Romeo and juliet figurative language

This is a way of reuniting the viewer with the spectacle.

personification in romeo and juliet

It is like a poison, in that it destroys everything, including Romeo and Juliet. He compares joy and pain of being with her with the attitude of schoolchildren towards learning.

Apostrophe- 1.

Figurative language in romeo and juliet worksheet answers act 2

It may have smelled sweet at first, but soon enough, it proved to be hiding the foul stench of death. If Juliet hadn't drunk the potion, Romeo wouldn't have killed himself, so even though Juliet stabbed herself in the end, if it weren't for the poisons, neither of them would have died. Irony- 1. In his tragedy, Shakespeare managed to visualize love as much as possible. When the main hero swears by the moon in own feelings, Juliet rejects a heavenly body as unstable and too changeable. He sees how love flickers in her eyes and wants to fill their emptiness. Be fickle, Fortune; for then, I hope, thou wilt not keep him long, but send him back. Wherefore art thou Romeo? Through visual images, the young man seeks to show that being so shiny and warm she could ward off the darkness. The girl wants their feelings to remain constant. It may also help a reader grasp a basic symbolism of the scene or the author's idea. Apostrophe- 1. Darkness and light are referenced many times in this play. Hyperbolas are designed to convey the fascination and power of love, which beloved ones experience. The mentioned technique demonstrates the birth of affection, turning a girl into an object of worship.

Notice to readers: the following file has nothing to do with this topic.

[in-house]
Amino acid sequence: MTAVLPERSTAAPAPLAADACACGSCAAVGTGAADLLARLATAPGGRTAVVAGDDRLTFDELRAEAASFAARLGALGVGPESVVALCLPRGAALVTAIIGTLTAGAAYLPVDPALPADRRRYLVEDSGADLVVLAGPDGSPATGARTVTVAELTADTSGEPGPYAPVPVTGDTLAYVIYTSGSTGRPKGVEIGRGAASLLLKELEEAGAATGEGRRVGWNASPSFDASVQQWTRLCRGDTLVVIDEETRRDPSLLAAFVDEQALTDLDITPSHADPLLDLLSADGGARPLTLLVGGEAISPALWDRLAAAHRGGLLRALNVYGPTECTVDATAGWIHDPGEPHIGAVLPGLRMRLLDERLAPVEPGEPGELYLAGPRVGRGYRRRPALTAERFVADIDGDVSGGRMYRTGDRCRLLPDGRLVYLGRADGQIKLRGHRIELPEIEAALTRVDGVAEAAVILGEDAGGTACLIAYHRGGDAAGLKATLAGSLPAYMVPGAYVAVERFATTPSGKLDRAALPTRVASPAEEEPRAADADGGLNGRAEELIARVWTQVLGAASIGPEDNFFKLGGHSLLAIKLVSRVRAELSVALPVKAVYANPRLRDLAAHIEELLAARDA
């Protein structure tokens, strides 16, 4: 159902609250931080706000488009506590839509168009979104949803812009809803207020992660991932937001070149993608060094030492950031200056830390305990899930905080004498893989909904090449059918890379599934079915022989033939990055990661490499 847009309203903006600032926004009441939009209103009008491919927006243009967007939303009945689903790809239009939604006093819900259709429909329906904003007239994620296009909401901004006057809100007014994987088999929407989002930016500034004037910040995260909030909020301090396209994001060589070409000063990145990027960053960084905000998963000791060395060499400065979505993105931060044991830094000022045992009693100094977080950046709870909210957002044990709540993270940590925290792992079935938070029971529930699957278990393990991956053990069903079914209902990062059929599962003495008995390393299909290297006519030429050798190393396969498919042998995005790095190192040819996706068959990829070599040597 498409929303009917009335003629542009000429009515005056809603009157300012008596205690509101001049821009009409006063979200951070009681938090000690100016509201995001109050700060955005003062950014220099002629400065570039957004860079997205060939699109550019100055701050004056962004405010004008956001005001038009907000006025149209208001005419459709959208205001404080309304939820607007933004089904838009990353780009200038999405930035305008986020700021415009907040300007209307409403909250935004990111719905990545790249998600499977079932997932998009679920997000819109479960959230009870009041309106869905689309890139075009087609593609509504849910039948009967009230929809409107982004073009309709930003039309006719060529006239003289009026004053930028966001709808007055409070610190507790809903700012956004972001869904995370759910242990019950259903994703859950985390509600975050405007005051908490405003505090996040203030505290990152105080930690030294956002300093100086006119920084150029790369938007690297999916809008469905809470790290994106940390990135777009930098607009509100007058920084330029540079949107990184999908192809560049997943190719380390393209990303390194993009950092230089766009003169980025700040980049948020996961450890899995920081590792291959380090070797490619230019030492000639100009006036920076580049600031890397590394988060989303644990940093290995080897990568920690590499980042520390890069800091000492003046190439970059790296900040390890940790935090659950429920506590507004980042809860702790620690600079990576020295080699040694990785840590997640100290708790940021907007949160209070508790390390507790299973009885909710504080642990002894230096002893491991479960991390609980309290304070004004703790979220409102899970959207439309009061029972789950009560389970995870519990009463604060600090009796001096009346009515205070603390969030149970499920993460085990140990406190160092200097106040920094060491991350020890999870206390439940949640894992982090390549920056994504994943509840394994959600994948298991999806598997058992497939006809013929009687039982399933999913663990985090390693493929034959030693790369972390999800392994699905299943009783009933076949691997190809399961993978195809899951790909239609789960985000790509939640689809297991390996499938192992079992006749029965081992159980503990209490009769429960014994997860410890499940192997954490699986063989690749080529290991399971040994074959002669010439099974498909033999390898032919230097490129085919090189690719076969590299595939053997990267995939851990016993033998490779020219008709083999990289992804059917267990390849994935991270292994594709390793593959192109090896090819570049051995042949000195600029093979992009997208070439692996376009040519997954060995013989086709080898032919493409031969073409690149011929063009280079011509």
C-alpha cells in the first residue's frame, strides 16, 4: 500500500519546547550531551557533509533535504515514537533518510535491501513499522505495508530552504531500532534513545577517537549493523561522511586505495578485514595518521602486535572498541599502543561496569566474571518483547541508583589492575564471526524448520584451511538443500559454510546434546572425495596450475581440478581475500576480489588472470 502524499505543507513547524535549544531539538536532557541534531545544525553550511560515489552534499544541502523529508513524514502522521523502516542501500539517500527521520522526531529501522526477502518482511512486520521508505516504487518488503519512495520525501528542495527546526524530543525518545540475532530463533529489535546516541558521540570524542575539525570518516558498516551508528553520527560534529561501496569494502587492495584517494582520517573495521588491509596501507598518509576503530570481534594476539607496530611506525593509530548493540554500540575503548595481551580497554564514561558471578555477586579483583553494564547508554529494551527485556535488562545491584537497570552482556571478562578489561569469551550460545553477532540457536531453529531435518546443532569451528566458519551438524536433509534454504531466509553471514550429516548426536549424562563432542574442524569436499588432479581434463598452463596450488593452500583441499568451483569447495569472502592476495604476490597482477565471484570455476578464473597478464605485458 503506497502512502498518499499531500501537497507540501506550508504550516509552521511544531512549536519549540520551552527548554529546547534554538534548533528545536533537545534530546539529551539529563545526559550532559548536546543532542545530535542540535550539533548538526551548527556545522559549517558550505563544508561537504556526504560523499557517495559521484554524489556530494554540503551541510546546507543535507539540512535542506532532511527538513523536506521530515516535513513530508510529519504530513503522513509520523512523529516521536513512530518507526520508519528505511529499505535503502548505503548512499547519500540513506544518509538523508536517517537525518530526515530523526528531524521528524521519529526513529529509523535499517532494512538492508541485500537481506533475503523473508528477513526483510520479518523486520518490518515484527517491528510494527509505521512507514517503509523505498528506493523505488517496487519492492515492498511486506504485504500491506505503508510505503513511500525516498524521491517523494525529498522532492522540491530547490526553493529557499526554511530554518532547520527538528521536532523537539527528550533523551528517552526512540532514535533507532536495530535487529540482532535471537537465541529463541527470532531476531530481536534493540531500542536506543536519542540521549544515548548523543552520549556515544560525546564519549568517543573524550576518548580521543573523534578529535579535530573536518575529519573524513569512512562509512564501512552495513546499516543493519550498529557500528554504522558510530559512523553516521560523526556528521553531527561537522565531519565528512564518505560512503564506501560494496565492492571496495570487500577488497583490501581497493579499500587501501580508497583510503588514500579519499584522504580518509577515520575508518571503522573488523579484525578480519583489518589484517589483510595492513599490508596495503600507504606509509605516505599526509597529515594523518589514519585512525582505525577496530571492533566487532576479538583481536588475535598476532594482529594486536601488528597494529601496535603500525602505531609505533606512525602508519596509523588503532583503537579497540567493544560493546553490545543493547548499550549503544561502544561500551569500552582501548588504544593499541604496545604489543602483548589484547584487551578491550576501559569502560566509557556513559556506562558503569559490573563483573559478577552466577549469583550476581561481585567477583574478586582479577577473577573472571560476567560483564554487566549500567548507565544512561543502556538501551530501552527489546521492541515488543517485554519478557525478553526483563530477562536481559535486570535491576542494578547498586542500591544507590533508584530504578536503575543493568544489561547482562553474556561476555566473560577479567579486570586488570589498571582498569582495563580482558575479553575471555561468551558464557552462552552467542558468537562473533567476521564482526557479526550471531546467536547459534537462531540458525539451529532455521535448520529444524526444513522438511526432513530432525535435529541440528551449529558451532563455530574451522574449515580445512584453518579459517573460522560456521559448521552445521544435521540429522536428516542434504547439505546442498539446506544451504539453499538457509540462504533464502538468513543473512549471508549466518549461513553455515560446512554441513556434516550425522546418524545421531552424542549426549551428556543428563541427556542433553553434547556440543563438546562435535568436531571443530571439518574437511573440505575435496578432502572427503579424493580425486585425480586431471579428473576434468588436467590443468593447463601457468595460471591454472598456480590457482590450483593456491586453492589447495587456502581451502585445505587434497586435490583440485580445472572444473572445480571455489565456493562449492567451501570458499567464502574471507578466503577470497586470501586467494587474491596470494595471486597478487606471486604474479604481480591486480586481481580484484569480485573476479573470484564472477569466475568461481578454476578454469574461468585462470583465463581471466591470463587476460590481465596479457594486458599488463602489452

He then compares their rage to a fire. Poison is a symbol of the fight between the two families.

figurative language in juliets soliloquy

Watching the light in Juliet's window, he compares it to the east while the girl herself to the sun. Poison is a symbol in the play, because it ends both Romeo and Juliet's lives. This statement is ironic because Juliet's grave is going to be her wedding bed, we already know she is going to die.

In his tragedy, Shakespeare managed to visualize love as much as possible.

Why is figurative language important in romeo and juliet

It may have smelled sweet at first, but soon enough, it proved to be hiding the foul stench of death. As a result of the couple's love and their families' feud, they both died. Rosemary represents Romeo and Juliet's love. It may also help a reader grasp a basic symbolism of the scene or the author's idea. But protagonist aspires to identify his lover with a pet, constantly living in a native home. The girl wondered if Romeo's belonging to another clan should impact on her feelings. This statement is ironic because Juliet's grave is going to be her wedding bed, we already know she is going to die. Irony- 1. Juliet and Romeo both describe each other with light, and darkness is mostly used to describe bad things, however, in this instance, since they are running out of time together, the darkness is a good thing, full of cloudy mystery, like the couple's love. Hyperbolas are designed to convey the fascination and power of love, which beloved ones experience.

In the second quote, Juliet's family has discovered her "dead" and Friar Lawrence tells them to put rosemary on Juliet's body, because rosemary was often used to cover up the stench of death in that time. Overhearing her, the youngster applies own imagination to shorten the distance between them.

Metaphors are also often found in the language of the protagonist. It seems she hangs upon the cheek of night Like a rich jewel in an Ethiope's ear" Act 1 Scene 5 When Romeo describes Juliet, he compares her to a rich jewel in an Ethiope's ear.

figurative language in juliets soliloquy
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Examining the Text: Romeo and Juliet